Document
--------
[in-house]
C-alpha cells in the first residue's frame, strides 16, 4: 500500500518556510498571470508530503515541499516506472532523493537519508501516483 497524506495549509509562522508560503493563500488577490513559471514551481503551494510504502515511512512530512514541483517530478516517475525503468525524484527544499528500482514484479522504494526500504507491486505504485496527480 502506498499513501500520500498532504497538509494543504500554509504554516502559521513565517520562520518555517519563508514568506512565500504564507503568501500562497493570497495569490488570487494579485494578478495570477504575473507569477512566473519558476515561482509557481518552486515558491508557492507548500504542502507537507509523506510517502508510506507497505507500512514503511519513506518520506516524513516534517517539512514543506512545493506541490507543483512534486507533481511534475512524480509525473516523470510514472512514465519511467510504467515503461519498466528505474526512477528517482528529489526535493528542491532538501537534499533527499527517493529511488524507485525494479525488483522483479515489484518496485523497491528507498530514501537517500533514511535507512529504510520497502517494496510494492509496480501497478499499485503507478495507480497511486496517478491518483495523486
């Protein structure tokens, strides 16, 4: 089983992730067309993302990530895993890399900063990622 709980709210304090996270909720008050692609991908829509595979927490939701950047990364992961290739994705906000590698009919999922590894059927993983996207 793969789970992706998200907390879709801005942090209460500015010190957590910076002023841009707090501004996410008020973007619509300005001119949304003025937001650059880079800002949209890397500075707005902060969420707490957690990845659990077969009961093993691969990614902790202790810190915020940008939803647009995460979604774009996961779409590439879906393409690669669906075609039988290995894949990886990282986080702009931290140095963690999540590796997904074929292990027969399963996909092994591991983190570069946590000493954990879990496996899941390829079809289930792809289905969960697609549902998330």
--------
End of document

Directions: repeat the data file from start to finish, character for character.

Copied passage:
[in-house]
C-alpha cells in the first residue's frame, strides 16, 4: 500500500518556510498571470508530503515541499516506472532523493537519508501516483 497524506495549509509562522508560503493563500488577490513559471514551481503551494510504502515511512512530512514541483517530478516517475525503468525524484527544499528500482514484479522504494526500504507491486505504485496527480 502506498499513501500520500498532504497538509494543504500554509504554516502559521513565517520562520518555517519563508514568506512565500504564507503568501500562497493570497495569490488570487494579485494578478495570477504575473507569477512566473519558476515561482509557481518552486515558491508557492507548500504542502507537507509523506510517502508510506507497505507500512514503511519513506518520506516524513516534517517539512514543506512545493506541490507543483512534486507533481511534475512524480509525473516523470510514472512514465519511467510504467515503461519498466528505474526512477528517482528529489526535493528542491532538501537534499533527499527517493529511488524507485525494479525488483522483479515489484518496485523497491528507498530514501537517500533514511535507512529504510520497502517494496510494492509496480501497478499499485503507478495507480497511486496517478491518483495523486
């Protein structure tokens, strides 16, 4: 089983992730067309993302990530895993890399900063990622 709980709210304090996270909720008050692609991908829509595979927490939701950047990364992961290739994705906000590698009919999922590894059927993983996207 793969789970992706998200907390879709801005942090209460500015010190957590910076002023841009707090501004996410008020973007619509300005001119949304003025937001650059880079800002949209890397500075707005902060969420707490957690990845659990077969009961093993691969990614902790202790810190915020940008939803647009995460979604774009996961779409590439879906393409690669669906075609039988290995894949990886990282986080702009931290140095963690999540590796997904074929292990027969399963996909092994591991983190570069946590000493954990879990496996899941390829079809289930792809289905969960697609549902998330």